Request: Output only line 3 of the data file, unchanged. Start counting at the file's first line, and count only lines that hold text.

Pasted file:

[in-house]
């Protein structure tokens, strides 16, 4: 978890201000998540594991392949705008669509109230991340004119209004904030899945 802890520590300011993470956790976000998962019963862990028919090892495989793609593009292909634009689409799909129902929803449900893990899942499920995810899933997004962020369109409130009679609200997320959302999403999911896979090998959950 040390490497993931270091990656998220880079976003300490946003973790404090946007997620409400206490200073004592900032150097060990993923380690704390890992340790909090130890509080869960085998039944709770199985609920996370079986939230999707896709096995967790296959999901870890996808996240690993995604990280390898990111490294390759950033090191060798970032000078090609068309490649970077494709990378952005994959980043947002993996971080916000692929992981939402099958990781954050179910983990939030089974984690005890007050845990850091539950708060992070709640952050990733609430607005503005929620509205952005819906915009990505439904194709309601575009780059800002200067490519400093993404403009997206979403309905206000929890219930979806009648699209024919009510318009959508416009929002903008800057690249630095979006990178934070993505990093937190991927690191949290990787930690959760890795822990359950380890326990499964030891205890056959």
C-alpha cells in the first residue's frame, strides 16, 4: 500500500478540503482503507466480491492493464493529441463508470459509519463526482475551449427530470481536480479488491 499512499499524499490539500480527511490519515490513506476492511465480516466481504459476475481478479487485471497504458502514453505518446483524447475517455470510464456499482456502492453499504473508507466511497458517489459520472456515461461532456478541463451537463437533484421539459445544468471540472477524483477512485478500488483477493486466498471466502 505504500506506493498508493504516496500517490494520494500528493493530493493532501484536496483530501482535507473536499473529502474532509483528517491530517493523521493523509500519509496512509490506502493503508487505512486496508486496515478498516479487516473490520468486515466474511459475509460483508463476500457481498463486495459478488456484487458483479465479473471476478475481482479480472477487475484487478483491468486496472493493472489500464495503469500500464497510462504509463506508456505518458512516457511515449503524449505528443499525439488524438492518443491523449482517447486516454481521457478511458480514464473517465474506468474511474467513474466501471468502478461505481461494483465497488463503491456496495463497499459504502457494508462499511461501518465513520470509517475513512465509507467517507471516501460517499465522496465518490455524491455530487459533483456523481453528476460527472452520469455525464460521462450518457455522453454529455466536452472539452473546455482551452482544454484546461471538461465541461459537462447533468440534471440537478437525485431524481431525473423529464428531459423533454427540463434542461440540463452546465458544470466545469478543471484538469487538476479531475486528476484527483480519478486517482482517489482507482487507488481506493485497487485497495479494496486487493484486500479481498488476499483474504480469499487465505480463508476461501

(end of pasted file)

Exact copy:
C-alpha cells in the first residue's frame, strides 16, 4: 500500500478540503482503507466480491492493464493529441463508470459509519463526482475551449427530470481536480479488491 499512499499524499490539500480527511490519515490513506476492511465480516466481504459476475481478479487485471497504458502514453505518446483524447475517455470510464456499482456502492453499504473508507466511497458517489459520472456515461461532456478541463451537463437533484421539459445544468471540472477524483477512485478500488483477493486466498471466502 505504500506506493498508493504516496500517490494520494500528493493530493493532501484536496483530501482535507473536499473529502474532509483528517491530517493523521493523509500519509496512509490506502493503508487505512486496508486496515478498516479487516473490520468486515466474511459475509460483508463476500457481498463486495459478488456484487458483479465479473471476478475481482479480472477487475484487478483491468486496472493493472489500464495503469500500464497510462504509463506508456505518458512516457511515449503524449505528443499525439488524438492518443491523449482517447486516454481521457478511458480514464473517465474506468474511474467513474466501471468502478461505481461494483465497488463503491456496495463497499459504502457494508462499511461501518465513520470509517475513512465509507467517507471516501460517499465522496465518490455524491455530487459533483456523481453528476460527472452520469455525464460521462450518457455522453454529455466536452472539452473546455482551452482544454484546461471538461465541461459537462447533468440534471440537478437525485431524481431525473423529464428531459423533454427540463434542461440540463452546465458544470466545469478543471484538469487538476479531475486528476484527483480519478486517482482517489482507482487507488481506493485497487485497495479494496486487493484486500479481498488476499483474504480469499487465505480463508476461501